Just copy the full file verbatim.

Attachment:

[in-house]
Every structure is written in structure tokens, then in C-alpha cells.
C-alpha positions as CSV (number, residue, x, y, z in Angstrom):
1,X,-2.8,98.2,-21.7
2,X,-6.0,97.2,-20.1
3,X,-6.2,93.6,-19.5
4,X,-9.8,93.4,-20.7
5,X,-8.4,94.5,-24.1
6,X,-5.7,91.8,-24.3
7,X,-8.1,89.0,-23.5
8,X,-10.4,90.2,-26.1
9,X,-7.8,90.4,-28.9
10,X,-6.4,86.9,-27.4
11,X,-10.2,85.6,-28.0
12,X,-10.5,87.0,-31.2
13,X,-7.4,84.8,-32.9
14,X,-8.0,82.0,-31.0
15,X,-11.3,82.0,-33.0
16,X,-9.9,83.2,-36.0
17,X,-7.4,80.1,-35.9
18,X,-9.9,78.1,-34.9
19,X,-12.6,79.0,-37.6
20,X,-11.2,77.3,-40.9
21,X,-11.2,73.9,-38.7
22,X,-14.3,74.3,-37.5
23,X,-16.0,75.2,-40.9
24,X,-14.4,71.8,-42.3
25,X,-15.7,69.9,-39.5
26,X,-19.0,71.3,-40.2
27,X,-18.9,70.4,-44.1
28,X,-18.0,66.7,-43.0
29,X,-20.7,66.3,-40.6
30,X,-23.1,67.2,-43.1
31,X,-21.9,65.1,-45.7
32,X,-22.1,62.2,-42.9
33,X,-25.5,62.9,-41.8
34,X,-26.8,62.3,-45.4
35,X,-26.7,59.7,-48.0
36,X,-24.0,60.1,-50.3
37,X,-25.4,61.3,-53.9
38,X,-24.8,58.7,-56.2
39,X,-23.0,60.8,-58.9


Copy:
[in-house]
Every structure is written in structure tokens, then in C-alpha cells.
C-alpha positions as CSV (number, residue, x, y, z in Angstrom):
1,X,-2.8,98.2,-21.7
2,X,-6.0,97.2,-20.1
3,X,-6.2,93.6,-19.5
4,X,-9.8,93.4,-20.7
5,X,-8.4,94.5,-24.1
6,X,-5.7,91.8,-24.3
7,X,-8.1,89.0,-23.5
8,X,-10.4,90.2,-26.1
9,X,-7.8,90.4,-28.9
10,X,-6.4,86.9,-27.4
11,X,-10.2,85.6,-28.0
12,X,-10.5,87.0,-31.2
13,X,-7.4,84.8,-32.9
14,X,-8.0,82.0,-31.0
15,X,-11.3,82.0,-33.0
16,X,-9.9,83.2,-36.0
17,X,-7.4,80.1,-35.9
18,X,-9.9,78.1,-34.9
19,X,-12.6,79.0,-37.6
20,X,-11.2,77.3,-40.9
21,X,-11.2,73.9,-38.7
22,X,-14.3,74.3,-37.5
23,X,-16.0,75.2,-40.9
24,X,-14.4,71.8,-42.3
25,X,-15.7,69.9,-39.5
26,X,-19.0,71.3,-40.2
27,X,-18.9,70.4,-44.1
28,X,-18.0,66.7,-43.0
29,X,-20.7,66.3,-40.6
30,X,-23.1,67.2,-43.1
31,X,-21.9,65.1,-45.7
32,X,-22.1,62.2,-42.9
33,X,-25.5,62.9,-41.8
34,X,-26.8,62.3,-45.4
35,X,-26.7,59.7,-48.0
36,X,-24.0,60.1,-50.3
37,X,-25.4,61.3,-53.9
38,X,-24.8,58.7,-56.2
39,X,-23.0,60.8,-58.9